Category: Dissemination / Implementation

Symposium

Exploring Network Interventions as a Mechanism for Measurement-Based Care Implementation

Sunday, November 19
8:30 AM - 10:00 AM
Location: Cobalt 501, Level 5, Cobalt Level

Keywords: Implementation | Assessment
Presentation Type: Symposium

Measurement-based care (MBC) is an evidence-based practice that involves the use of symptom measurement to monitor client progress and inform care. Most community mental health clinicians do not utilize MBC despite its demonstrated effectiveness. Social networks can be successfully harnessed when implementing new practices within an organization. There is a growing interest in the use of network interventions, such as opinion leaders and implementation teams, as a strategy for implementing new practices. Few studies have examined how these network interventions influence existing social networks within agencies to appreciate their effect on implementation. Two aims guide this study: (1) Determine the differential influence of advice-seeking/-giving, professional, and personal networks on MBC implementation; and (2)Investigate how the implementation team changes existing networks to influence clinician implementation of and fidelity to MBC.


Within an RCT comparing tailored versus standardized approaches for implementing MBC, clinicians (N=146) across 12 community mental health clinics completed measures assessing demographics, social networks, attitudes about MBC, and use of MBC at baseline and 5 months. From this data, opinion leaders and champions were invited to join implementation teams at the tailored condition sites. Social network analysis was used to determine the influence of each network on MBC implementation and assess how the introduction of implementation teams changed existing networks to promote MBC fidelity. MBC fidelity information was collected via a combination of self-report and objective data from the electronic health record.Preliminary analyses of 6 sites revealed that network density was higher in the advice networks at sites 2 and 9 and higher in the personal network at site 9 at 5 months, indicating that clinicians were more connected with one another and reported stronger relationships. A paired samples t-test indicated a statistically significant increase in clinicians’ self-reported MBC use at 5 months, t(68)= -7.655, p "<0.0001. Further analyses (using ERGM and contagion models) will examine how implementation teams rewire existing network structures to influence MBC adoption and how exposure to others using MBC influences clinicians’ adoption of and fidelity to MBC. Determining how implementation teams influence social networks and clinicians’ MBC use will clarify implementation mechanisms and inform the use of implementation strategies to increase implementation success.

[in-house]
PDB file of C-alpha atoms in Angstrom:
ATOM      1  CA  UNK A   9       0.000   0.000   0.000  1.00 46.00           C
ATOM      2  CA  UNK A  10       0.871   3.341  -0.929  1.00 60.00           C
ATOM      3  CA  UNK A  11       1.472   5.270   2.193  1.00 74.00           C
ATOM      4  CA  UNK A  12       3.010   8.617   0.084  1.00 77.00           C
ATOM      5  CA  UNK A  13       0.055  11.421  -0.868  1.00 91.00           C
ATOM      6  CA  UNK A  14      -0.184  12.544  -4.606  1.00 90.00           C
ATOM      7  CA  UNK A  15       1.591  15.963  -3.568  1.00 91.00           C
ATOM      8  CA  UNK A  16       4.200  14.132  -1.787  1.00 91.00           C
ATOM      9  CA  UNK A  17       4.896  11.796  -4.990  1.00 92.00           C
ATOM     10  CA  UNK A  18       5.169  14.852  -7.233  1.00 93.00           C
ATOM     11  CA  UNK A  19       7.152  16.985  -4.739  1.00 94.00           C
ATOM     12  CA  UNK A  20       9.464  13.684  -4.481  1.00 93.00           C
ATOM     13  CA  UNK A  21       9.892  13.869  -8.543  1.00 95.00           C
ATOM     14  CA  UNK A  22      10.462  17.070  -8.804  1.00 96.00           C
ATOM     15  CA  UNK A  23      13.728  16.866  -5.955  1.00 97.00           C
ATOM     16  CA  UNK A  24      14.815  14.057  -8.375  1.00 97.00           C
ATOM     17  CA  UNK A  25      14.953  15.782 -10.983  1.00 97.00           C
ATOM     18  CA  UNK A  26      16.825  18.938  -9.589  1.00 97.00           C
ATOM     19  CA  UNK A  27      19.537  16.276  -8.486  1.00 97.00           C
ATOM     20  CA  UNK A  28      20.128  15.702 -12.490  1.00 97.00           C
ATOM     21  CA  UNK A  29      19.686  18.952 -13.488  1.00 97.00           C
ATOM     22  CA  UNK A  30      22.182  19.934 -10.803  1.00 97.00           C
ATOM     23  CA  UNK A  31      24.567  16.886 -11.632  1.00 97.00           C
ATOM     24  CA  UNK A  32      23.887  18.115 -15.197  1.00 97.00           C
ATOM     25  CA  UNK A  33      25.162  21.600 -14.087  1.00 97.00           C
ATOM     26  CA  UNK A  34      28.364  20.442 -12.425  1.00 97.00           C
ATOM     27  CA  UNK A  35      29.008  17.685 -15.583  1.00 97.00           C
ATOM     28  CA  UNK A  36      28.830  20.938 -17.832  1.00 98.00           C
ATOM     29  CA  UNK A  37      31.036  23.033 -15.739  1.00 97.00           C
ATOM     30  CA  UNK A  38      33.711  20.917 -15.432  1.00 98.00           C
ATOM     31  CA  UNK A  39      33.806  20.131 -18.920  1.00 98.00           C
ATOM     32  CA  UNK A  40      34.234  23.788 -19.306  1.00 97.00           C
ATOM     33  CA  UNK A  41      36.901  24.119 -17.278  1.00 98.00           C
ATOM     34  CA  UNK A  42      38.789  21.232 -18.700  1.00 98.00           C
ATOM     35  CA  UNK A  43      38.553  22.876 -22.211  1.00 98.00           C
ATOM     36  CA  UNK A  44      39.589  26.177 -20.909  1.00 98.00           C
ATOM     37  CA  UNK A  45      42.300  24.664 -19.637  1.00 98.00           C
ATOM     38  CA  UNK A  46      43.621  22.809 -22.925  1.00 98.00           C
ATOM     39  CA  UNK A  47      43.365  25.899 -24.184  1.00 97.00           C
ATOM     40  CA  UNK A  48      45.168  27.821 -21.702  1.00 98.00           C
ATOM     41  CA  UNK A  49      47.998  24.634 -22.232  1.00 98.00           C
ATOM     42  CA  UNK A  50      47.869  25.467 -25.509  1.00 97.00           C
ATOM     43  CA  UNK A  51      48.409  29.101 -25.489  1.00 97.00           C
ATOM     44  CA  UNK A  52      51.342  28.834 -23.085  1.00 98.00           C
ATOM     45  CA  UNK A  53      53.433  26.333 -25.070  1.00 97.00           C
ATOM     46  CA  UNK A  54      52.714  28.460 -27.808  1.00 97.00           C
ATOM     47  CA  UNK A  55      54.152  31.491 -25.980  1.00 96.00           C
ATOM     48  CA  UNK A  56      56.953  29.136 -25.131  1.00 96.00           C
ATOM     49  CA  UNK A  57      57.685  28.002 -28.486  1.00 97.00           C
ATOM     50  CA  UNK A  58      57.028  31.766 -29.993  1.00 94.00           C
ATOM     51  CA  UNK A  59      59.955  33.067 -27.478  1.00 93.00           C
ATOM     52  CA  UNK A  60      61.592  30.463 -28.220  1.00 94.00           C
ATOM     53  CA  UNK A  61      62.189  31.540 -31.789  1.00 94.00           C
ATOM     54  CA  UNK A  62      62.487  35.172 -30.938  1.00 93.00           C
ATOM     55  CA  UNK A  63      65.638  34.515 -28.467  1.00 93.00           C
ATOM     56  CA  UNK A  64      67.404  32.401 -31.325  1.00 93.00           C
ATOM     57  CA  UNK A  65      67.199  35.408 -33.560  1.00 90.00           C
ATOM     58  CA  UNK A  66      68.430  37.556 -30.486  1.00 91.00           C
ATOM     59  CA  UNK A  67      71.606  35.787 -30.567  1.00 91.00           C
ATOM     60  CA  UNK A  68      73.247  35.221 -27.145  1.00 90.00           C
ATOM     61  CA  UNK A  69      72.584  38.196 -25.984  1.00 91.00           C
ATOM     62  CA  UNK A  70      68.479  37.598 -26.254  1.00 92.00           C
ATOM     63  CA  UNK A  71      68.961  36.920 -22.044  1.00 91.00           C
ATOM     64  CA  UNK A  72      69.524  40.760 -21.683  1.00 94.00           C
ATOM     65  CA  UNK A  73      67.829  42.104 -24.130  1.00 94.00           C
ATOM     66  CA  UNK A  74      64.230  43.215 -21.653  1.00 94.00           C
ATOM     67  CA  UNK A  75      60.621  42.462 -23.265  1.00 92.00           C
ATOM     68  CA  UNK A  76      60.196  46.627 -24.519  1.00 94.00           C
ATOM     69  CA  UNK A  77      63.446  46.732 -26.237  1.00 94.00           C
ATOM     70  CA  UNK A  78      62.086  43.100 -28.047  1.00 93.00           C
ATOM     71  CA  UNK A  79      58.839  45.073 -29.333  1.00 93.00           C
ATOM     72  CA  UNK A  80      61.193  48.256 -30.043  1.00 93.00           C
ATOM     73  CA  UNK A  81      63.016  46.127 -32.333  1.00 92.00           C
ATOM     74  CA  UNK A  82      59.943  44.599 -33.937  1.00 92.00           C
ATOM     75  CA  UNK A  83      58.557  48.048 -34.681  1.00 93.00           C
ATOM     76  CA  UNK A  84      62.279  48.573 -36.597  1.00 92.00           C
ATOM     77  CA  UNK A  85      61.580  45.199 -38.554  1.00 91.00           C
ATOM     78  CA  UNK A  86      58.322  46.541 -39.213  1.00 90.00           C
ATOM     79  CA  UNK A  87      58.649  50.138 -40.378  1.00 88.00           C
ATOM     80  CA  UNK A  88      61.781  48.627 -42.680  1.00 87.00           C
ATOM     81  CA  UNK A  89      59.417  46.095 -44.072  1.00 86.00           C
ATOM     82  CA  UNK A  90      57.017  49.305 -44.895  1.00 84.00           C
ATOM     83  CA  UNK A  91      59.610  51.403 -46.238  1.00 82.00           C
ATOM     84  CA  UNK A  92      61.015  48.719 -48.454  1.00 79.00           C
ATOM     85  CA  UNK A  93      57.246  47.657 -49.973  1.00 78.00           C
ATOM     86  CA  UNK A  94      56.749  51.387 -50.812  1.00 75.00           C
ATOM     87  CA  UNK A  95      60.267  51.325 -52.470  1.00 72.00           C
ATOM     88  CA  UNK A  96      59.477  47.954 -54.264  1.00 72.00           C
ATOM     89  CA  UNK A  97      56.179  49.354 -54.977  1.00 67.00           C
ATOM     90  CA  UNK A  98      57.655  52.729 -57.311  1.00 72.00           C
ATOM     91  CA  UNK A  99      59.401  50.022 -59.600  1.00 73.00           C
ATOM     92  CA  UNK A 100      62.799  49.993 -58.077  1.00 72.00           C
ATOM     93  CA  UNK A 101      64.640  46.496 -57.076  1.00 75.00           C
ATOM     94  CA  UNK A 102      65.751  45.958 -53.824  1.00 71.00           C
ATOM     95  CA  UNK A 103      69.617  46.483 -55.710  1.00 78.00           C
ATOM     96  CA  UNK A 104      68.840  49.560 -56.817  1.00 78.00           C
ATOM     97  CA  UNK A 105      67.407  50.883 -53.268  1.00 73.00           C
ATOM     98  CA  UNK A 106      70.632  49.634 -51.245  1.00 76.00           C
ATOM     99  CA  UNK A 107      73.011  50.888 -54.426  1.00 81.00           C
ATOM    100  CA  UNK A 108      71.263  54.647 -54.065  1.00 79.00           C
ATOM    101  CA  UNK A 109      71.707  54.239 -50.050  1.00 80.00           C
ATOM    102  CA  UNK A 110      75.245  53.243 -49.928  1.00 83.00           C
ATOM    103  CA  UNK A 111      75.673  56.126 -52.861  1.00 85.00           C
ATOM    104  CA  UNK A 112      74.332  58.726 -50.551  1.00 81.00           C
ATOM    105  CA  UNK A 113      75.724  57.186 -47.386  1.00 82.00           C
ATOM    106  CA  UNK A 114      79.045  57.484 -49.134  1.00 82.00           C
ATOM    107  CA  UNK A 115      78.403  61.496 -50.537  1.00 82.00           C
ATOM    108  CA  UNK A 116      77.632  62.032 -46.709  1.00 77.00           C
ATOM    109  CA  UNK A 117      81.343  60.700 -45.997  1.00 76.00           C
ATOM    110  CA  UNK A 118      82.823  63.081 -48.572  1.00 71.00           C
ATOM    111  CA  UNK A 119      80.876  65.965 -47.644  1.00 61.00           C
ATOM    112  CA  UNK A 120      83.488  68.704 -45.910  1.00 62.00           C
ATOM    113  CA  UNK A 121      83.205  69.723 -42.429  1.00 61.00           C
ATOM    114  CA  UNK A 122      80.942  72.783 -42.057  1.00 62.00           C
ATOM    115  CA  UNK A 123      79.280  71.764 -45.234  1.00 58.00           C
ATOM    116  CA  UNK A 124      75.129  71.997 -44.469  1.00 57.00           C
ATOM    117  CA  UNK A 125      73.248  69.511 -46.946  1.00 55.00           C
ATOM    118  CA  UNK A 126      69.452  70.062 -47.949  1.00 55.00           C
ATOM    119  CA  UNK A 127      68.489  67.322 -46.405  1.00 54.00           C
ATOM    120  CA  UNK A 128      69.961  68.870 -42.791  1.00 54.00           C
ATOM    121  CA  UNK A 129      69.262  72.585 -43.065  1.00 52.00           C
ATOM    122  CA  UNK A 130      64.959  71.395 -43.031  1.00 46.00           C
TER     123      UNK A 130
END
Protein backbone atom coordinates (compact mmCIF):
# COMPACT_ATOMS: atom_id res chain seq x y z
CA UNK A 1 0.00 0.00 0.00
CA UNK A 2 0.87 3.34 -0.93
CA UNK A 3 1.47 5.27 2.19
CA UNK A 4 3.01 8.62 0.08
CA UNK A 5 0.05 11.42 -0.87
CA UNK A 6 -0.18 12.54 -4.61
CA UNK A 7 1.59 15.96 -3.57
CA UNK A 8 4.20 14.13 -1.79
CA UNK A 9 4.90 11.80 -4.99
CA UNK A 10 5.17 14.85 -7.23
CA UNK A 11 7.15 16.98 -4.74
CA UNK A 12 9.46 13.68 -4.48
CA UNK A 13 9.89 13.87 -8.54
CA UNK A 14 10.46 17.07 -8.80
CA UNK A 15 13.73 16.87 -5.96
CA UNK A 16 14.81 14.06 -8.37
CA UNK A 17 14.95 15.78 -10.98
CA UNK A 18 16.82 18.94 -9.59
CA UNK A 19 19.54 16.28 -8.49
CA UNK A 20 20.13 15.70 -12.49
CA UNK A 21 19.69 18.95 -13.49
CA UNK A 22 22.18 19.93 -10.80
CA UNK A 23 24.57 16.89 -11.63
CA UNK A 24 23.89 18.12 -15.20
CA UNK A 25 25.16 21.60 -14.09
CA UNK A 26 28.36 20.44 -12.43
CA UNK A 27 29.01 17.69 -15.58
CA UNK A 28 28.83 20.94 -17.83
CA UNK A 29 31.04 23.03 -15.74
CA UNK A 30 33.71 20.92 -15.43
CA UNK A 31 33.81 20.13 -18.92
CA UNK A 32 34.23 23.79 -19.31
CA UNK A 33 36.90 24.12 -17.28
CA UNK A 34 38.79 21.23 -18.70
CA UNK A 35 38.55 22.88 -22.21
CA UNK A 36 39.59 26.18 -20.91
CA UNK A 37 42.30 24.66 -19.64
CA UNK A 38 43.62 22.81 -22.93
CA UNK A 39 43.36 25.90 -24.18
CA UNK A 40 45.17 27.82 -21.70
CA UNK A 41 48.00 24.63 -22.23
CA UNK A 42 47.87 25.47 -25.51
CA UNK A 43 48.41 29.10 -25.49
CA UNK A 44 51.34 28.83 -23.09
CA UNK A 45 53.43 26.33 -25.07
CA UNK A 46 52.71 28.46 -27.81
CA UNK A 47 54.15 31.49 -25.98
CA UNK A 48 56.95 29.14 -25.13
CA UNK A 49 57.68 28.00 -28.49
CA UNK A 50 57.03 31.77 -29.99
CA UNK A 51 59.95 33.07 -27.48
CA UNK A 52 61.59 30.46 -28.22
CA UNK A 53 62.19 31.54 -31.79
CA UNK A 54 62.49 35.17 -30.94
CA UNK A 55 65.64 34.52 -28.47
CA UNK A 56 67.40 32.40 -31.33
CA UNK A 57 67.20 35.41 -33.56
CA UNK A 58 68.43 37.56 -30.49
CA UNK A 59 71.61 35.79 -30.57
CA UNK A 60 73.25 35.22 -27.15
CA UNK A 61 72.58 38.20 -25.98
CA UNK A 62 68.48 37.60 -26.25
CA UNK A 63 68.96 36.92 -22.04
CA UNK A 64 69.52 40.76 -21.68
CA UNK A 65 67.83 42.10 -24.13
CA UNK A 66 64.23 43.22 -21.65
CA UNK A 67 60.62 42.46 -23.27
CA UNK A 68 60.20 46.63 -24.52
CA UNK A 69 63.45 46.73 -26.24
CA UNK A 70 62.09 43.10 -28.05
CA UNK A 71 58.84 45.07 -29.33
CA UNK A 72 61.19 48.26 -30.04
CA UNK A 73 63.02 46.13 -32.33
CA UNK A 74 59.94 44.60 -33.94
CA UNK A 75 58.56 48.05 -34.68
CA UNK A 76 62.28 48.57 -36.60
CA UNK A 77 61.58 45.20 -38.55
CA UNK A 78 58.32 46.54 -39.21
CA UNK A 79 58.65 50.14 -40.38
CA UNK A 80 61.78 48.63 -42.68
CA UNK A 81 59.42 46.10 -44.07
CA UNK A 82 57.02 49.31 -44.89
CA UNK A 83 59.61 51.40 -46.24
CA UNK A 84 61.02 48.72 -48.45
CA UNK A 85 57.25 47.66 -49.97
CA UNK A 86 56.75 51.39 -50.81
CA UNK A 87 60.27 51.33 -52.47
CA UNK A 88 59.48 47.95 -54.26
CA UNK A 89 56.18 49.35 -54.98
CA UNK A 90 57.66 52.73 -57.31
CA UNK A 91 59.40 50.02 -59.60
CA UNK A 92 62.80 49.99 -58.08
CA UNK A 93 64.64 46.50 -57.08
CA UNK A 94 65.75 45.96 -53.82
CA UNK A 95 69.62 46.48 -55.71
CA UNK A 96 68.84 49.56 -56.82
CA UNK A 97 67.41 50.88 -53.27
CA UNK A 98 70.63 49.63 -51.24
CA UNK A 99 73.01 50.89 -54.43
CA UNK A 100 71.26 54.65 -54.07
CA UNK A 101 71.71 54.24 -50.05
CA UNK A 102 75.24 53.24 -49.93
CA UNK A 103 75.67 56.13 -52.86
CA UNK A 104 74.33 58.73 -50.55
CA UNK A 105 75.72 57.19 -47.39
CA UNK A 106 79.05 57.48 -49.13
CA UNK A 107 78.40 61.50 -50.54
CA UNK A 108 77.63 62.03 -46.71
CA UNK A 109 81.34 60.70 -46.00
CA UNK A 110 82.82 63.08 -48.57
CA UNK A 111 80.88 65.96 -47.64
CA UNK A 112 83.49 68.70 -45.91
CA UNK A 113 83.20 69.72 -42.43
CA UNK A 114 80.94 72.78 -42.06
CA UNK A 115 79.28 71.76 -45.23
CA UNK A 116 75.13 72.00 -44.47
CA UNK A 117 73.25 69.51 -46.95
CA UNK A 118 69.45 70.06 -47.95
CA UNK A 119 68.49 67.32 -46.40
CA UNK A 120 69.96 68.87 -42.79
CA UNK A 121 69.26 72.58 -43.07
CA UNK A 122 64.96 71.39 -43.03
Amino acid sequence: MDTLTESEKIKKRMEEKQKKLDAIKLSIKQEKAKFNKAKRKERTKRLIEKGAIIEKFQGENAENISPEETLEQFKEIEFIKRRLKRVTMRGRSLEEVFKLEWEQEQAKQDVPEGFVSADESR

Elena Navarro

Indiana University

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